September marks the start of the end-of-the-year grind. It’s marked by humid rainy seasons, adrenalin-pumping Formula 1 races, the colourful Mid-Autumn Festival and then there are exams. If you, like my kids, are in the thick of exam season and are possibly struggling to master your lessons, we’ve taken the liberty to consolidate 8 main study techniques and exam tips mooted and documented by Mr Daniel Wong (author of ‘The Happy Student’) and Dr Stella Cottrell (author of bestselling study guides such as ‘The Study Skills Handbook’).
As Mr Wong claims, the main aim of education isn’t about getting straight A’s (psst, don’t tell my kids I mentioned that). It’s about learning how to learn which is a vital life skill. And with everyone needing to level up all the time now, here are 7 main go-tos for everyone to achieve learning success. So if you’re ready, let’s get to it.
#1 Manage Your Mindset, Keep A Studying Journal
it is completely natural to feel anxious about exams. But with the right strategies, you can end up actually enjoying this tedious process. All you need to do is learn how to direct the nervous anxious energy into positive channels. If you have worrying questions like “Will I pass?” “What if I forget all the key concepts?” “What if the exam is going to be so much harder than expected?” Apparently, there’s a scientifically-proven solution to this.
According to Mr Wong, he highly recommends one to keep a journal. Use the journal to write about your feelings regarding the upcoming exams. Researchers from the University of Chicago discovered that those who wrote about their feelings on the upcoming exams for at least 10 minutes daily, performed better than students who did not. And that this technique of journaling, is especially effective for habitual worriers.
Dr Cottrell also points out that some stress has a beneficial effect in that it helps you to stay alert, focused on the exam, and energized. Guide your mind to learn to focus on concrete tasks instead of letting it drift into anxious thoughts. Tasks such as organising and planning your study time, jotting down important useful facts and figures, proof-reading your work, thinking about ways to gain extra marks, etc. will all get your mind and thoughts focused on the task at hand, and not allow thoughts to drift.
#2 Learn the Lesson/Information In Different Ways
Our brains are scientifically programmed to retain information better when different parts of the brain are stimulated by different media. To learn a specific topic, you may choose to read your notes, the textbook, look up online resources such as watching a Khan Academy video, or perhaps trawl through the goldmine that’s BBC – GCSE Bitesize. Create a mind map, teach a classmate what you’ve learnt and do practice problems from a variety of sources.
You won’t be able to do all of these in one sitting but each time you revise or review a topic, use a different resource or method, and it’s guaranteed the lesson will stick better this way.
#3 Review Lessons Periodically, Avoid Cramming
If you want your brain to move what you’ve learnt from short term to long term memory, Mr Wong says it is essential to review the information contained in the lessons periodically. By periodic review, he meant scheduling and executing re-learning of the material you’ve already learnt in the past with a will to review the information at least once a week or 4 times a month. According to documented research cited by Mr Wong, periodic review beats cramming hands-down.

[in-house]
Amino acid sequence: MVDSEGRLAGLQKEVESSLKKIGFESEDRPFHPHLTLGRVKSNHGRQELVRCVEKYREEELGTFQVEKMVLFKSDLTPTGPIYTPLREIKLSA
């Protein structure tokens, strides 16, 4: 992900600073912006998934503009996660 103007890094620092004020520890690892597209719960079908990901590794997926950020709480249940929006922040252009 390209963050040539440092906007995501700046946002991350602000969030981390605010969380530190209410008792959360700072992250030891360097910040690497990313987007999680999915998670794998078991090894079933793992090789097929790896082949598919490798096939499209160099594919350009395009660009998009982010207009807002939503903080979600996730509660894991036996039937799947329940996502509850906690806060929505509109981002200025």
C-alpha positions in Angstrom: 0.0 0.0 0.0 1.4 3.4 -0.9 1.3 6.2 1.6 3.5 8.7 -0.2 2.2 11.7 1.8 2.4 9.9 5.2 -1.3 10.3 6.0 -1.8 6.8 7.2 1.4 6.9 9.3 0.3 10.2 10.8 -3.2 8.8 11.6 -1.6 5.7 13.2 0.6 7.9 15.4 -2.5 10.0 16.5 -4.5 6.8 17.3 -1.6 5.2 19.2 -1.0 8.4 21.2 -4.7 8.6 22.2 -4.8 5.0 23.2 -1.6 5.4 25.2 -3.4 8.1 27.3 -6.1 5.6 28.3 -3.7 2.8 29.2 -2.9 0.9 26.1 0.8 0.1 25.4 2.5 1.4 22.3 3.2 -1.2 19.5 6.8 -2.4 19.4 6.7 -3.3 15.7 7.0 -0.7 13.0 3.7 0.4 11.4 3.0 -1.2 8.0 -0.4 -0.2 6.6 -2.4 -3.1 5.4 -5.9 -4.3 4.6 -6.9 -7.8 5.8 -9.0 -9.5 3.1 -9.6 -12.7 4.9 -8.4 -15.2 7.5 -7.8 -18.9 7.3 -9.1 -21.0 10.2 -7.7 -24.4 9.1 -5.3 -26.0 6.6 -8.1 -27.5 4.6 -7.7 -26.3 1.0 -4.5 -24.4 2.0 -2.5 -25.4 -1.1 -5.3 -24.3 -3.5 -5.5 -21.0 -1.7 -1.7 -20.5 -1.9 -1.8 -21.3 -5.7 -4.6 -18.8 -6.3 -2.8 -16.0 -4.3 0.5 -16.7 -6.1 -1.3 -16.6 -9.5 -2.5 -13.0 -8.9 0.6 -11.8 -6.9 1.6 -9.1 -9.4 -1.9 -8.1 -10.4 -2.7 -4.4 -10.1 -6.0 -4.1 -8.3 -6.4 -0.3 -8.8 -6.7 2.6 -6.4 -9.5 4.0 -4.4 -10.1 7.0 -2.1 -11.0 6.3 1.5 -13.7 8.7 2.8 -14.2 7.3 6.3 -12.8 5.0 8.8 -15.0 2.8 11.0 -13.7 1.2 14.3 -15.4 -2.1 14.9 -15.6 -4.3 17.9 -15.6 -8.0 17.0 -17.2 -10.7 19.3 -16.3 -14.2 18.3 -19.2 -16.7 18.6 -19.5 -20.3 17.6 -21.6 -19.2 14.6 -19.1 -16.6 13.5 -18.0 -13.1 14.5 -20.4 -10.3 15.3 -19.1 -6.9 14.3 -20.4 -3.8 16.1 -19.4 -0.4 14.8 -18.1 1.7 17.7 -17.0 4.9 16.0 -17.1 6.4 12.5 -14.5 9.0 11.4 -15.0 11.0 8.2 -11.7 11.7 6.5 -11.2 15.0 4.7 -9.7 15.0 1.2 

Also, study multiple subjects each day, rather than concentrating on just one or two at a time. For example, if you’re preparing for exams in math, history and physics, it’s better to study a bit of each subject each day than just focusing on math on Monday, history on Tuesday and physics on Wednesday. Mr Wong recommends to spread out the study time required for each subject and in so doing, your brain will have more time to be able to consolidate the information.
#4 Simplify, Summarise, Compress and Link the Information
Mr Wong says you can study smarter by using mnemonic devices whenever possible. For example, you can memorise the electromagnetic spectrum in order of increasing frequency with Raging Martians Invaded Venus Using X-ray Guns; which stand for Radio, Microwave, Infrared, Visible, Ultraviolet, X-rays, Gamma rays. Or you may use mind maps to summarise information or chart your own table or diagram. Take notes by hand instead of using your laptop. Why? Because it’s been proven that students who take notes by writing them down tend to process and reframe the information. In contrast, laptop users tend to type down what the teacher says word-for-word, without processing the information.
Also, connect what you’re learning with something you already know. For example, Mr Wong says if you’re learning about electricity, you could relate it to the flow of water. He cites the example of voltage is akin to water pressure, current is akin to the flow rate of water and a battery can be likened to a pump, and so on and so forth. Basically, the more strongly you can relate the new concept to concepts you already know, the faster you’ll be able to learn the new information, and the stronger it sticks.